My daily walk to work takes me past a rarity here in Georgia’s most densely populated city—an open lot in a residential neighborhood. There’s a house there, but it sits almost invisible way back off the street, and the expanse before it could reasonably accommodate another house entirely. It won’t surprise me at all when the lot is split and construction starts.
But for now, the lot is the province of the wild and green, though someone at some point had a vegetable garden there. I know this because every spring about this time, a few stalks of asparagus shoot up. It’s nestled amidst a thick, ancient border of monkey grass crammed up against the sidewalk, but there it is, a persistent perennial that has thrived despite what I am guessing is decades of neglect. I like to think of it not as Euell Gibbons’s “wild asparagus,” but more of a feral asparagus—once domesticated, now a resourceful, clever survivor.
Some of the gardening smarty-pants say asparagus can’t really be grown in Georgia. It’s too hot here, too humid. The plants will be too slender, the harvest season too short. But my friend the feral asparagus and I, we know better. For years I have waited to see that perfectly formed stalk shoot up. And for years I have been tempted to harvest it when I know it has reached its tender, crisp perfection and stand there on the sidewalk and eat it raw. But I’m more curious than hungry. I want to see what it will do—how tall it will grow, how much it will fern out, whether the red berries will form then later turn yellow, whether anyone else will notice that that’s an asparagus, for crying out loud.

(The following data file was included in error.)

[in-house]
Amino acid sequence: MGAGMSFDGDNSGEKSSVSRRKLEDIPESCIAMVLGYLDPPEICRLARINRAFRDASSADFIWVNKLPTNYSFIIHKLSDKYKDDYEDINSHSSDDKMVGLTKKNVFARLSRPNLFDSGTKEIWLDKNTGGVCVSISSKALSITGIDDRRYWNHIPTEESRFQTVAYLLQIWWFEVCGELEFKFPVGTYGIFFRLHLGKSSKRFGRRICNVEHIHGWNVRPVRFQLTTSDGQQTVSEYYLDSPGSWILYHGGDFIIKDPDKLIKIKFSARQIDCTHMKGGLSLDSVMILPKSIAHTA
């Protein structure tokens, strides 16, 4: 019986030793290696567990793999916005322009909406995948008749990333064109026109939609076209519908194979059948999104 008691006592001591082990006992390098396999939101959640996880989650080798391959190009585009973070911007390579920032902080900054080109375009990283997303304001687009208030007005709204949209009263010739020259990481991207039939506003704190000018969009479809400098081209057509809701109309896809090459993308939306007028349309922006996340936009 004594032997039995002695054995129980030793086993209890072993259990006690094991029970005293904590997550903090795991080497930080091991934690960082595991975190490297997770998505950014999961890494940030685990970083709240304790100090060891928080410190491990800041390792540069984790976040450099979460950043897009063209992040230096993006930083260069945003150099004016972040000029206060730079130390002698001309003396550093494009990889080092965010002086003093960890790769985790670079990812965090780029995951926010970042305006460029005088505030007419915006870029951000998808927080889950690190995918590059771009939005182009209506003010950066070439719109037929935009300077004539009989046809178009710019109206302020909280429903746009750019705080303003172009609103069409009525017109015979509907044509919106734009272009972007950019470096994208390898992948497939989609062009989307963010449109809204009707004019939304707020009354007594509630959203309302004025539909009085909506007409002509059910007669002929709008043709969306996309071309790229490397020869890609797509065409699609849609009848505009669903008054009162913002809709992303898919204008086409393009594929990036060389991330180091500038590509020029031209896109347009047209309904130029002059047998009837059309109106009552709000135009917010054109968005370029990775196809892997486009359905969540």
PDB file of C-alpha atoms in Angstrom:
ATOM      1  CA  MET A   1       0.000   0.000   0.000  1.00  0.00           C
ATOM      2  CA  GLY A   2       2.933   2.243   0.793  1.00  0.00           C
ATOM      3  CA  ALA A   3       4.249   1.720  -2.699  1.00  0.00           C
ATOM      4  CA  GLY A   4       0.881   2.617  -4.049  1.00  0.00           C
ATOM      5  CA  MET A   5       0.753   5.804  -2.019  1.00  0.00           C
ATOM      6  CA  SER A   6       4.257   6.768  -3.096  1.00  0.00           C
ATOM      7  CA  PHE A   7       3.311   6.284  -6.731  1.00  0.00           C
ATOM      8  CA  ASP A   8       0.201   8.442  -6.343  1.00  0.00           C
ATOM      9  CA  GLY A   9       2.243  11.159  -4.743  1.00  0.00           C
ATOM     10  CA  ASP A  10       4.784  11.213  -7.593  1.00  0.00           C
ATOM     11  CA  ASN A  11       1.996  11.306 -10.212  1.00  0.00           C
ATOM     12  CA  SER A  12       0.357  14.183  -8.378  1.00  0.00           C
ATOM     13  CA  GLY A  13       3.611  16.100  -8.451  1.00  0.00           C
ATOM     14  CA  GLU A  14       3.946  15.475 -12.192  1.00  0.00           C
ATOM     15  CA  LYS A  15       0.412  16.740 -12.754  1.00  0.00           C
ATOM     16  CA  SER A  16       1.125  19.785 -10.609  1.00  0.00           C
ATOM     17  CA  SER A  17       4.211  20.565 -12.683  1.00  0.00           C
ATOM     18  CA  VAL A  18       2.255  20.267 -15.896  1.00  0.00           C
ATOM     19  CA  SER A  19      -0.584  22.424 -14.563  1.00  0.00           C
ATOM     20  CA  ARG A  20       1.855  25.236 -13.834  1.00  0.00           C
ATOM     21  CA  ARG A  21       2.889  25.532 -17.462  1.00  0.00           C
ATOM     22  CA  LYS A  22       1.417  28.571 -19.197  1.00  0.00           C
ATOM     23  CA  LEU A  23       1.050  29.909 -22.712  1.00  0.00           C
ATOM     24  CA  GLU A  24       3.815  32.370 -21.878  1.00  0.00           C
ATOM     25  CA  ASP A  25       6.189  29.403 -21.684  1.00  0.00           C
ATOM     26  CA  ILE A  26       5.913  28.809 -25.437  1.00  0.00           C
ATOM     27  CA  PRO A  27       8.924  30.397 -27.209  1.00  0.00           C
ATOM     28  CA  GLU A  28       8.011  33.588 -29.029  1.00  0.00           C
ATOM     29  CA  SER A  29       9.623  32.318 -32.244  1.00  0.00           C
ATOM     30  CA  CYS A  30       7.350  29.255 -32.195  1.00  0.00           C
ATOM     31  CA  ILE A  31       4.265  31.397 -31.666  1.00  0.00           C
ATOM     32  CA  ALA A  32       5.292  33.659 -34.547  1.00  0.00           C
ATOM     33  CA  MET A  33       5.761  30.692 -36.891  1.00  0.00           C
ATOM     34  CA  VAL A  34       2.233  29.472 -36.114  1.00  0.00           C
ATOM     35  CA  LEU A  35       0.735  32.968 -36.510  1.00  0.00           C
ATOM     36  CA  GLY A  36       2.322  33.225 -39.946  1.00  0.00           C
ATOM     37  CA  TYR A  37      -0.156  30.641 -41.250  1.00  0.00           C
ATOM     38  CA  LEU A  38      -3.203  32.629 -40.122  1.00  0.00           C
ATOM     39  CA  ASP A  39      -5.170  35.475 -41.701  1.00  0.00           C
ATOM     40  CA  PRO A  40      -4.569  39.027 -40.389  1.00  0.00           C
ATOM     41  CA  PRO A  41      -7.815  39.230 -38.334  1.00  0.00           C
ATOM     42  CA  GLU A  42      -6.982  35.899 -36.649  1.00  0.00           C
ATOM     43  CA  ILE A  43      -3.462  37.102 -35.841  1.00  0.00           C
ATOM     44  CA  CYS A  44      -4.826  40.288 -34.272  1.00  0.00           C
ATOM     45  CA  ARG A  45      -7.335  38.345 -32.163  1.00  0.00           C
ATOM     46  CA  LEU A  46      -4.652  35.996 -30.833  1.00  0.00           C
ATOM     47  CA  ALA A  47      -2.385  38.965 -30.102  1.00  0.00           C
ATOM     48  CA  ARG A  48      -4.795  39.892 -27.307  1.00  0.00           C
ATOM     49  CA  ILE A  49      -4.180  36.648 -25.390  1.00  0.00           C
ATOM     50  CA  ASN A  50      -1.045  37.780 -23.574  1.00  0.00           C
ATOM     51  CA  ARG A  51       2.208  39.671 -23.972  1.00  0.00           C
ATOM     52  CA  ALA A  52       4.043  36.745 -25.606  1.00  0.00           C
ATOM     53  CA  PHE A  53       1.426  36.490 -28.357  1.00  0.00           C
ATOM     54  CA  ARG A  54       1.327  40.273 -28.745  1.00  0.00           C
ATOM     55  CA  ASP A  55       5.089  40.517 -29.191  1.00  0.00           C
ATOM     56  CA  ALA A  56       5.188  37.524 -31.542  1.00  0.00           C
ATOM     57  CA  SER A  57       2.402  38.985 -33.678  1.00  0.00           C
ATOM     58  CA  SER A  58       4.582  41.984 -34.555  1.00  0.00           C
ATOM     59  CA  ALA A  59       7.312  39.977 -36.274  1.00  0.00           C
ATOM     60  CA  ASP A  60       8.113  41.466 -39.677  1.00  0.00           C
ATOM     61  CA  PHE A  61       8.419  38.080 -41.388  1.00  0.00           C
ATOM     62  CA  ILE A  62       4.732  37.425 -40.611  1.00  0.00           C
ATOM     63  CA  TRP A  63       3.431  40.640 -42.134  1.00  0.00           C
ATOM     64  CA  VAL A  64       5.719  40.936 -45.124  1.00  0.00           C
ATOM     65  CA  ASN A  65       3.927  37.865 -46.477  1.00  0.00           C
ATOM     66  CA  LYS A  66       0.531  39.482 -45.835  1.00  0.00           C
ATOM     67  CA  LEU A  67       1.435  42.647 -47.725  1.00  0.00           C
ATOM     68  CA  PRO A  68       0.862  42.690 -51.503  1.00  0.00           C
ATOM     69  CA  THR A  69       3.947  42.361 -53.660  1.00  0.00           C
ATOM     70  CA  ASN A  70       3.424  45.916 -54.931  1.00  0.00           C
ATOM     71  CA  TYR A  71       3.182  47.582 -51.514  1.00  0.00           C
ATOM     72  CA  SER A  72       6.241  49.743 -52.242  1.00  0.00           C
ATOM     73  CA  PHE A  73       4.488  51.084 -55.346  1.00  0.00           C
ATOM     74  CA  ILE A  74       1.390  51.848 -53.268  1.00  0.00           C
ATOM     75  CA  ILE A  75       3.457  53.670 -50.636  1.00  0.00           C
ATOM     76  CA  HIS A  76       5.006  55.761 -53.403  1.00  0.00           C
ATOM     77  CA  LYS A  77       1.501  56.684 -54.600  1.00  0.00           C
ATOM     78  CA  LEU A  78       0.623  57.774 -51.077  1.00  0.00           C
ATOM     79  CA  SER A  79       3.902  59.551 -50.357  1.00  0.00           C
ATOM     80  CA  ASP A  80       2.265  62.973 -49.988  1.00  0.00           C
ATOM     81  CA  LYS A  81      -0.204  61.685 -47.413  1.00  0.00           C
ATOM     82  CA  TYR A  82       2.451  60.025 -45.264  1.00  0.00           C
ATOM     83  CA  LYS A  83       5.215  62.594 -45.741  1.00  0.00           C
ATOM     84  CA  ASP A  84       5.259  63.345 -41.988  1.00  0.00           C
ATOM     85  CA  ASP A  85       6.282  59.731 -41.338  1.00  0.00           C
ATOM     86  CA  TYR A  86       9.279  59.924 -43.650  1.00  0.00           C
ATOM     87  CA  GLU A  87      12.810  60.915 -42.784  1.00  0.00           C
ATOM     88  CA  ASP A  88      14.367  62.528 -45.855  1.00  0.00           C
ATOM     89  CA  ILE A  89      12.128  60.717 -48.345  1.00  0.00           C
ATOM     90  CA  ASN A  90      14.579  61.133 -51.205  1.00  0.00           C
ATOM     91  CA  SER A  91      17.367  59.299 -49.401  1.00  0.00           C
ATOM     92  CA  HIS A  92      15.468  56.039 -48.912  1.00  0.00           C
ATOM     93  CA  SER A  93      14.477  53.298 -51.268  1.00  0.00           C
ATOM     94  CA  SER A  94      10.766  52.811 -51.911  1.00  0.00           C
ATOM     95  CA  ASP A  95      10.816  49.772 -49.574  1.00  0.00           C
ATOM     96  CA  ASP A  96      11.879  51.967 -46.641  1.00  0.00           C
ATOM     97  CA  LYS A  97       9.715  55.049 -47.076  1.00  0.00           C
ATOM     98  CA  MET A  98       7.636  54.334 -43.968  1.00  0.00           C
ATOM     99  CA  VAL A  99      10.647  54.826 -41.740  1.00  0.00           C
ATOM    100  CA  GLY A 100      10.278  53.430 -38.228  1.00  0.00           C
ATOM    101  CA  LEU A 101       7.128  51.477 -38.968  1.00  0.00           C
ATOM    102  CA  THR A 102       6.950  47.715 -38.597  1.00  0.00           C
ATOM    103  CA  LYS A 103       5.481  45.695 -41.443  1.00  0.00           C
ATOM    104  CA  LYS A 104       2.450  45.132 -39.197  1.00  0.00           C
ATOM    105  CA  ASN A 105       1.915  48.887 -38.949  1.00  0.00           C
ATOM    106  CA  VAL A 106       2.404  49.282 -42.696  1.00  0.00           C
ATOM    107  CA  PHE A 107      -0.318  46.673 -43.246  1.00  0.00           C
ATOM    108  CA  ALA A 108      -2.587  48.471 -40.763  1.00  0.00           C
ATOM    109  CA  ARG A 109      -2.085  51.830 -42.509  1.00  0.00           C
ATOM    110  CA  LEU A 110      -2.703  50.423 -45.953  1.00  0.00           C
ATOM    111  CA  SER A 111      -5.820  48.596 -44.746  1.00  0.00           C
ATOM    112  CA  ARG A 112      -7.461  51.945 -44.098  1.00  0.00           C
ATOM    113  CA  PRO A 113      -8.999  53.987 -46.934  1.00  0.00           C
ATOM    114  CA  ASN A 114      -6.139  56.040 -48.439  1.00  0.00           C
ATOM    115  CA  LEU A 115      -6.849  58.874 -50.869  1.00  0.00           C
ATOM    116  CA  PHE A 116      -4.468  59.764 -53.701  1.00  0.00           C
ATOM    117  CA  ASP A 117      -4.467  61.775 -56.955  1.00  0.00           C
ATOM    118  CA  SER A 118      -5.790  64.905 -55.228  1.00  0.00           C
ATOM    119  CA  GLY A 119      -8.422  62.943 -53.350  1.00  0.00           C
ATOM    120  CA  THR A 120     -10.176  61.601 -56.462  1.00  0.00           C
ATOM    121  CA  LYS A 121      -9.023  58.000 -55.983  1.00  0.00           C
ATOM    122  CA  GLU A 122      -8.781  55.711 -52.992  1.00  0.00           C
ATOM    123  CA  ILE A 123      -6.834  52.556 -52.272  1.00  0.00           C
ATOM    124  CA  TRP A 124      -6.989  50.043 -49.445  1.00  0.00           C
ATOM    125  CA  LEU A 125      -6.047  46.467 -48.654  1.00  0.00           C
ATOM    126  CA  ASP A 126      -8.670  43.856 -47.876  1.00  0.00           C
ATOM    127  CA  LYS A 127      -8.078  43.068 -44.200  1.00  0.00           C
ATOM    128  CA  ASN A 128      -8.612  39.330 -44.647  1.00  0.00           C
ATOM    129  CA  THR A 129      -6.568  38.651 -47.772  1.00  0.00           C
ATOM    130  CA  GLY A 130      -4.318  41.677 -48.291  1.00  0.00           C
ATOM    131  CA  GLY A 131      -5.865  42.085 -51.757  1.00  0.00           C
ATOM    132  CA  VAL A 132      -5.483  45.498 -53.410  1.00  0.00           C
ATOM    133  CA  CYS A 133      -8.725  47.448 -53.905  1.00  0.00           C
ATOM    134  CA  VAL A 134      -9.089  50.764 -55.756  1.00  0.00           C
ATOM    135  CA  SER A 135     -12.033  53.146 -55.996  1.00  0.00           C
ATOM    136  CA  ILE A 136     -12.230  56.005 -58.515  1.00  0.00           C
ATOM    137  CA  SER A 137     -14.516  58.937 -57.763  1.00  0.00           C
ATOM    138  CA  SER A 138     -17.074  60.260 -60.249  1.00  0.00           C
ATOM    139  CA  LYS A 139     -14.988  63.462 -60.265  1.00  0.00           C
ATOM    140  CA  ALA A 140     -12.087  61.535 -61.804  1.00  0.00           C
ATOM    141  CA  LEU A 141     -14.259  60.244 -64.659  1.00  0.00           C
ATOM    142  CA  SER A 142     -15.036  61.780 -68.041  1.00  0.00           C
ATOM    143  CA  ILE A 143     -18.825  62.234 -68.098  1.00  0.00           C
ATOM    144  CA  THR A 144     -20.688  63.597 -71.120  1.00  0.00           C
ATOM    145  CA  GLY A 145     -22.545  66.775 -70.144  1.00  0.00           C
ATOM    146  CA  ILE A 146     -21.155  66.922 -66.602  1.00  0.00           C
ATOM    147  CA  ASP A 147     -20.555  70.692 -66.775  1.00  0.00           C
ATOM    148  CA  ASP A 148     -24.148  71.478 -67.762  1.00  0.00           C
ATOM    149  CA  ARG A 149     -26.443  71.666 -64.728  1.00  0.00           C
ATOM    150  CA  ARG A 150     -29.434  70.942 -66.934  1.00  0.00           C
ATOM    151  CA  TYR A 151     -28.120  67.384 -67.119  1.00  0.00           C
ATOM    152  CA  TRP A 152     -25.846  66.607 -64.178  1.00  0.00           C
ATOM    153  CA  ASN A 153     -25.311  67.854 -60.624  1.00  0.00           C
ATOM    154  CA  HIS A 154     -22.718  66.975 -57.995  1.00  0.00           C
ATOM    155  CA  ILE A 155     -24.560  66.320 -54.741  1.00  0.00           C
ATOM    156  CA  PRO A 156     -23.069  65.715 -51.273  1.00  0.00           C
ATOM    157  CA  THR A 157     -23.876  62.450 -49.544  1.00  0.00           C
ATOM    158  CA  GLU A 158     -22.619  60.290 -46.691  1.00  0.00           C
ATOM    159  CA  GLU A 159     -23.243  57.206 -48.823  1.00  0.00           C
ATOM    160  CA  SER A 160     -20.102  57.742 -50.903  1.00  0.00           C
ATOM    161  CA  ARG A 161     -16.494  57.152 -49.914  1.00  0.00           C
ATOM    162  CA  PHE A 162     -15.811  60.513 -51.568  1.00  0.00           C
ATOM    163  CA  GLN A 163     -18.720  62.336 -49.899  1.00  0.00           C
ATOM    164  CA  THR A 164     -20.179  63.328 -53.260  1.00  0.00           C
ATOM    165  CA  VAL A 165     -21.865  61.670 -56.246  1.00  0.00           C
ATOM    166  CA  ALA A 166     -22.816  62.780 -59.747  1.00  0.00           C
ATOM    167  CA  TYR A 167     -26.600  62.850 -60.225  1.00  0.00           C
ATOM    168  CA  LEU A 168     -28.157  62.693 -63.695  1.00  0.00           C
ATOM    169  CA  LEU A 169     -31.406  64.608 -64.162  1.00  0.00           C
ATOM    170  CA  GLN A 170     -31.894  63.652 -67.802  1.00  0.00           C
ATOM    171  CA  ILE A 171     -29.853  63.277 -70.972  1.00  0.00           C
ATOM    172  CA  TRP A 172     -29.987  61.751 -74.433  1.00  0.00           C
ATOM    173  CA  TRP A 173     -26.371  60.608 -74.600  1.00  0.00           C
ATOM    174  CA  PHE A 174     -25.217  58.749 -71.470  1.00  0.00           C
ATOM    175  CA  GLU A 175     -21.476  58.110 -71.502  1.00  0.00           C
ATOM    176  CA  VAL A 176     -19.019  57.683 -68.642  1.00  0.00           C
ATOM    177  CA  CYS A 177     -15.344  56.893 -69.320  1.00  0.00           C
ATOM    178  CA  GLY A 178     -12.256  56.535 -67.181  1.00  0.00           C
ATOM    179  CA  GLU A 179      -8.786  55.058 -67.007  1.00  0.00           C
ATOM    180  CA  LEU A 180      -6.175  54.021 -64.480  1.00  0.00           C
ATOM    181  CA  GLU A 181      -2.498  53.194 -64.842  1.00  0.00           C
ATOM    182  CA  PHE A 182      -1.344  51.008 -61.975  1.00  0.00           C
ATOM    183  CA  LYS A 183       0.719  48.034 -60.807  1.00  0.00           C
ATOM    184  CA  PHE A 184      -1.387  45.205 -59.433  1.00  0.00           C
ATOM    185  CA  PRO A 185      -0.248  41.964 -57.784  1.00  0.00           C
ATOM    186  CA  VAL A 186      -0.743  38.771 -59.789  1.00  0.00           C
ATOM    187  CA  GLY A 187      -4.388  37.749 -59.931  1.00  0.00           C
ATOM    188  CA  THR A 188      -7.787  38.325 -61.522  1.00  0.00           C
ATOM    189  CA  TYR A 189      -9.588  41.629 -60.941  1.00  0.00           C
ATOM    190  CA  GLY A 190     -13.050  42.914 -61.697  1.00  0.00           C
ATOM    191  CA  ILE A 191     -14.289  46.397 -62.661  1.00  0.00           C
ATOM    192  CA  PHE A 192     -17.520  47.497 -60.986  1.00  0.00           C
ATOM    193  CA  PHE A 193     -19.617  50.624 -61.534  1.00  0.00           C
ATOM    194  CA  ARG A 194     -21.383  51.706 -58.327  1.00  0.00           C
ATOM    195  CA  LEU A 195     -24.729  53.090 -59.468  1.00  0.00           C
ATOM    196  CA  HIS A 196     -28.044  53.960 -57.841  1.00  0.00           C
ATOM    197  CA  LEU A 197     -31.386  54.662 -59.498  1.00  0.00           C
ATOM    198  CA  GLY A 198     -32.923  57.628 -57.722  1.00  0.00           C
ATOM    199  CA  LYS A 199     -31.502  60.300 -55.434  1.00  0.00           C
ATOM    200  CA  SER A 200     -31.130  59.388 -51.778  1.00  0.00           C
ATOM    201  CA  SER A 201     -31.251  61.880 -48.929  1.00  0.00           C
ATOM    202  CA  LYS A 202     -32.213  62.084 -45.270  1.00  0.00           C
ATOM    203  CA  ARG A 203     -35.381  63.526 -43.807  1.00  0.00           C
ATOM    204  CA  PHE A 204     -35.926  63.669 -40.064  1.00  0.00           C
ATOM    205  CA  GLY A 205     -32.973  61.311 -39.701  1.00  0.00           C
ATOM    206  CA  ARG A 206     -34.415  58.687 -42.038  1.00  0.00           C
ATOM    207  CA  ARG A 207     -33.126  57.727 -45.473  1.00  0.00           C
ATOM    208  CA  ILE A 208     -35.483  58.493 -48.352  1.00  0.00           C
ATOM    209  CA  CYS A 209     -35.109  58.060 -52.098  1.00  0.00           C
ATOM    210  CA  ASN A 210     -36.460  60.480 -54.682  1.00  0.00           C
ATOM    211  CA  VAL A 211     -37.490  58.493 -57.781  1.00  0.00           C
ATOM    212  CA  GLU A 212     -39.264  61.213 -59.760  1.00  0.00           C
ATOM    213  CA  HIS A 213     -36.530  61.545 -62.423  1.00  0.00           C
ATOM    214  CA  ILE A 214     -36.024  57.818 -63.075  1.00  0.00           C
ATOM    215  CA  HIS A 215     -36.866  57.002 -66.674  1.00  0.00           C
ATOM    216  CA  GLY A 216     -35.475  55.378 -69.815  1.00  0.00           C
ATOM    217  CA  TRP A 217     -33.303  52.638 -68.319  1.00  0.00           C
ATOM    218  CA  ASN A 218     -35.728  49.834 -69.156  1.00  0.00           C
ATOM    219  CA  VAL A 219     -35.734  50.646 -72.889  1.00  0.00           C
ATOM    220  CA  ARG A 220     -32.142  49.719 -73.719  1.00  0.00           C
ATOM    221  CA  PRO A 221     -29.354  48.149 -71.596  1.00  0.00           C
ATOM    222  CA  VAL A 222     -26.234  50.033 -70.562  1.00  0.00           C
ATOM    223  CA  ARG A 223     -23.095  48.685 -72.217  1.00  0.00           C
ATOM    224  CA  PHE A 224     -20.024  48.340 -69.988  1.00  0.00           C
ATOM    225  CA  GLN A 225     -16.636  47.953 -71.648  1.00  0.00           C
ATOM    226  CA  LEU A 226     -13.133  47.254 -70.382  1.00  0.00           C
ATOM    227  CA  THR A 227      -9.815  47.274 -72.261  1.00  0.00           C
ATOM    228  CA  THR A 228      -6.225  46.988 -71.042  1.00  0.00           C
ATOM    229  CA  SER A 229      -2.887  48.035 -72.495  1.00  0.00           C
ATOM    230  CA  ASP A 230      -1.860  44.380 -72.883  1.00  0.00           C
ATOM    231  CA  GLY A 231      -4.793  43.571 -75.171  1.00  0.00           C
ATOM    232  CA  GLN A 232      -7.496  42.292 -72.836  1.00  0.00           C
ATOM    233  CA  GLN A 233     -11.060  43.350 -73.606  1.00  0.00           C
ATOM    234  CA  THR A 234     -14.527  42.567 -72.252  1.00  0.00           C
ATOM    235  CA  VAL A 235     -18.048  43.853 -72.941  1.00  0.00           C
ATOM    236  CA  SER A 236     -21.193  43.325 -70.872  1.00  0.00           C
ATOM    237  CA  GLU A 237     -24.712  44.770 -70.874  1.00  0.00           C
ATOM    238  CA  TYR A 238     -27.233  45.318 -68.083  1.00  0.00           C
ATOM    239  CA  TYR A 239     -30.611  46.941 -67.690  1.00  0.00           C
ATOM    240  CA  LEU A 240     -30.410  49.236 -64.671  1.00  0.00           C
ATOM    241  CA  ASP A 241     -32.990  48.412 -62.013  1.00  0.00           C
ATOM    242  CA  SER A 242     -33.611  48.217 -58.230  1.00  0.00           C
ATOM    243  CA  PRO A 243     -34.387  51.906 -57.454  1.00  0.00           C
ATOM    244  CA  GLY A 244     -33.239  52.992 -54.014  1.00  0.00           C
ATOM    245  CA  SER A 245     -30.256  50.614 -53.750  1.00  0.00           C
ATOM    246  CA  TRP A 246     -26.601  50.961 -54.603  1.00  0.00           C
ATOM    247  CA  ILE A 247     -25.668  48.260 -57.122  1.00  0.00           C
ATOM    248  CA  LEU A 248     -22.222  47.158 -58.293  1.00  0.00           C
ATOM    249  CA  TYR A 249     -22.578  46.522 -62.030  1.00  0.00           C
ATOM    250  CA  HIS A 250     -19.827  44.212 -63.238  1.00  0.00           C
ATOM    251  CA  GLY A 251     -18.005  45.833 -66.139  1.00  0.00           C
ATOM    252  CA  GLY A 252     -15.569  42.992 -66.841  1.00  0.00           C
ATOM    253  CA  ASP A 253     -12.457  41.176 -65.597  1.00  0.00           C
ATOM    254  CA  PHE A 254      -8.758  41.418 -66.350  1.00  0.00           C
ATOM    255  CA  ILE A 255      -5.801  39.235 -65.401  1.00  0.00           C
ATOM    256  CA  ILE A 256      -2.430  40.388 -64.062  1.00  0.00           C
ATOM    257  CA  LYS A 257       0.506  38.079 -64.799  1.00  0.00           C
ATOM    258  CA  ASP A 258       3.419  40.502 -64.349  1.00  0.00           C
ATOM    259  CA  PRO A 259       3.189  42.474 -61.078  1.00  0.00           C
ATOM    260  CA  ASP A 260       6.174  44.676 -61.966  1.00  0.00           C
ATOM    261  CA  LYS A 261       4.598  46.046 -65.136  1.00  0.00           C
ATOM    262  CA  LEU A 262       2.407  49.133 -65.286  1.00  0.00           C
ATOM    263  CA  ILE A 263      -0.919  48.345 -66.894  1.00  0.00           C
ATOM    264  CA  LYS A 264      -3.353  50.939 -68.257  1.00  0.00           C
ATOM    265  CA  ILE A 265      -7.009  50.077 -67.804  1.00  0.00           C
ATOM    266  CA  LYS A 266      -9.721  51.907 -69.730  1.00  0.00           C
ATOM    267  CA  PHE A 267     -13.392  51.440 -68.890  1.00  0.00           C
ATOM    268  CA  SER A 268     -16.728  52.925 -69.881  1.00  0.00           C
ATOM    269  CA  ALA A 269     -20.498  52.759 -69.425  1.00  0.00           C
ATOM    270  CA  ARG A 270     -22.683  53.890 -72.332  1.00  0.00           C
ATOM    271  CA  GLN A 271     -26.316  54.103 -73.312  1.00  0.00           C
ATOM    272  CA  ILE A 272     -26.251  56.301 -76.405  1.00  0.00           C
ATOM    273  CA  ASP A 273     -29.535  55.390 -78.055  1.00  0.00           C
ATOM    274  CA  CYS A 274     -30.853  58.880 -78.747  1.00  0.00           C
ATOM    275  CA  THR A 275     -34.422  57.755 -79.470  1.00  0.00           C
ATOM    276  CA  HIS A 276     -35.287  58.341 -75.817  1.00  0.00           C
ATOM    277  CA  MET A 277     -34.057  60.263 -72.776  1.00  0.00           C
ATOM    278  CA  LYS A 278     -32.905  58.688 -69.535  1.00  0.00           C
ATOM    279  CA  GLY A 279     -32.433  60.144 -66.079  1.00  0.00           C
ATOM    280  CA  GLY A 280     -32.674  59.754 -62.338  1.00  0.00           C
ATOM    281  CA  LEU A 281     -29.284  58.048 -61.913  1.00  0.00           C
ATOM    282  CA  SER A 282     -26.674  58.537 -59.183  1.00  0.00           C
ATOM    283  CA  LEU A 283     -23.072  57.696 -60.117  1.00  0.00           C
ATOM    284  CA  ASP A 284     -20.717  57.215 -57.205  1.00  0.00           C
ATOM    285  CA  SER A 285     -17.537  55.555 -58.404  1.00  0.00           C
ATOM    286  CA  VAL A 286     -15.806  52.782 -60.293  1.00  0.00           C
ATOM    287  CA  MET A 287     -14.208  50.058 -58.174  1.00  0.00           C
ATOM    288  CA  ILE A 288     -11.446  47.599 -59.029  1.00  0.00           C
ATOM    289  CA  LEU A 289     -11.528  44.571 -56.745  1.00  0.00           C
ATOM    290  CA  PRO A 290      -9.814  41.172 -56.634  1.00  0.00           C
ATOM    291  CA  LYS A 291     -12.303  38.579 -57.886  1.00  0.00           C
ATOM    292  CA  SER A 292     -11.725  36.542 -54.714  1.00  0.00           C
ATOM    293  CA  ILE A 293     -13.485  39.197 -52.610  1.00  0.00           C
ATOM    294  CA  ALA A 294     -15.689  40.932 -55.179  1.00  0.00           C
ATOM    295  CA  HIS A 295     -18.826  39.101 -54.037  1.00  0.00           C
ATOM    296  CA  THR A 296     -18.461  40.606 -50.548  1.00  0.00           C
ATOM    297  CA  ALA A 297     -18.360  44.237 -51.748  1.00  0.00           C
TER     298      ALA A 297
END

The feral asparagus inspired me, so I decided last year to try to grow some for myself. It made sense to me that one should plant the crowns in the fall, to give them a cool-season chance to muster up their energy in the earth before the first big show in April. So last September, I did my level best to find some. I googled, emailed, called around, but there were no crowns to be had in the autumn. I even received a stern email lecture from one source about how no asparagus crown grower in his or her right mind would ever sell in the fall. So I waited, chastened, until February, when the seed catalogs arrived, and I ordered myself a batch of twenty-five Jersey Knights.
They arrived in March, looking like a tangle of squid that had been beached for a few days. I got seventeen of them into the ground (the rest I gave away to neighbors) in a couple of choice locations with just enough sun and loamy, well-drained soil. I dosed them with heaps of good compost and long, regular drinks of water.
The first skinny leg poked through about ten days later. It is so hard to resist harvest, but asparagus needs time. A few years of it, in fact. So once again, I find myself waiting and watching the asparagus grow.
In the meantime, I’ll continue to pay my daily respects to my feral friend, with gratitude for the lesson in what can be done.